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Algae blight at boating lake to be surveyed
12:20pm Thursday 27th September 2012 in Cornwall
A survey is to be carried out on the annual problem of algae blighting Helston’s Coronation Lake.
Often described as “the jewel in the crown” of Helston, the appearance of the lake – which is popular with families and dog walkers – is marred each year by a bloom of thick, sludgy algae across its surface.
This is most prominent in the summer months – the time when most people want to enjoy one of the town’s main green areas.
Cornwall Councillor Andy Wallis, whose electoral division the lake falls within, has been fighting for two and a half years to get the issue with algae resolved.
He told the town’s councillors last Thursday that this month had seen an unusual third bloom of algae on the lake, which was being dealt with, but there was good news on the horizon.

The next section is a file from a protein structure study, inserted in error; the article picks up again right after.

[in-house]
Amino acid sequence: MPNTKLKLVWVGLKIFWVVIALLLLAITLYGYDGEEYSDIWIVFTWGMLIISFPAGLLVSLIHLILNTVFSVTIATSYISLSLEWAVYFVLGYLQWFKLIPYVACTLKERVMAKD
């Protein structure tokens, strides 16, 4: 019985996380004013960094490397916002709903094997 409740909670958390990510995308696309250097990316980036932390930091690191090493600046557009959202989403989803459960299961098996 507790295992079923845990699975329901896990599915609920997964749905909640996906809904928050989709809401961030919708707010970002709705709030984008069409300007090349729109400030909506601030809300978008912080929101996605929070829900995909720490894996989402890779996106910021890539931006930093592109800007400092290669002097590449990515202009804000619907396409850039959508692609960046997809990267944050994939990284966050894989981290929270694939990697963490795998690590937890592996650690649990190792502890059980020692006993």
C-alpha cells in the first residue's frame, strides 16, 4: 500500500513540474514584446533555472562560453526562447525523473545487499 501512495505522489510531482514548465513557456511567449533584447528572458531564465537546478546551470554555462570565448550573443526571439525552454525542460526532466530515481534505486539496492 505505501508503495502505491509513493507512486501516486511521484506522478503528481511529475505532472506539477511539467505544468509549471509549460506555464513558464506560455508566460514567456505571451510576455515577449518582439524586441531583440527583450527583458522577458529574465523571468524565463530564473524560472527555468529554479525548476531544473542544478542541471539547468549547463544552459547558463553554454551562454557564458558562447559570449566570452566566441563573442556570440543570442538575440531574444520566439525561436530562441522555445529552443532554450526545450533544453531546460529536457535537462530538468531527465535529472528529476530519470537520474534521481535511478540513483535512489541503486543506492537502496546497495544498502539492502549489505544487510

He said: “Cornwall Council has agreed finally to pay for an extensive survey on the boating lake looking at the minerals and nitrates to find out what type of mud pollution is at the bottom of the lake. That will help when we go for money to redo the lake.”
Mr Wallis said the survey, which will be carried out by a specialist company, should determine if it was considered industrial waste.
It should begin in October, but part of the lake would need to be drained in order for the survey to be carried out properly. “This is the first real survey. Hopefully this will lead us on to better things and a better lake,” he added.
Town councillor Niall Devenish asked whether the study would also include the dirty water courses that flow into the lake.
He said: “When I was younger there was a definite tide on that lake. I think if the tide can be increased and more fresh water is flowing in and out that will help break up the algae bloom.
“If you just study what’s on the bottom of the lake and not the tide, you’ll spend a lot of money dredging it, repairing it and putting in fresh water and then 12 months later be back to square one.”
Mr Wallis said the study would look at establishing where the water is coming from.
“We need to establish what’s in the lake and then look at where it’s going. It’s taken two and a half years to get the survey, so we’re on the road,” he added.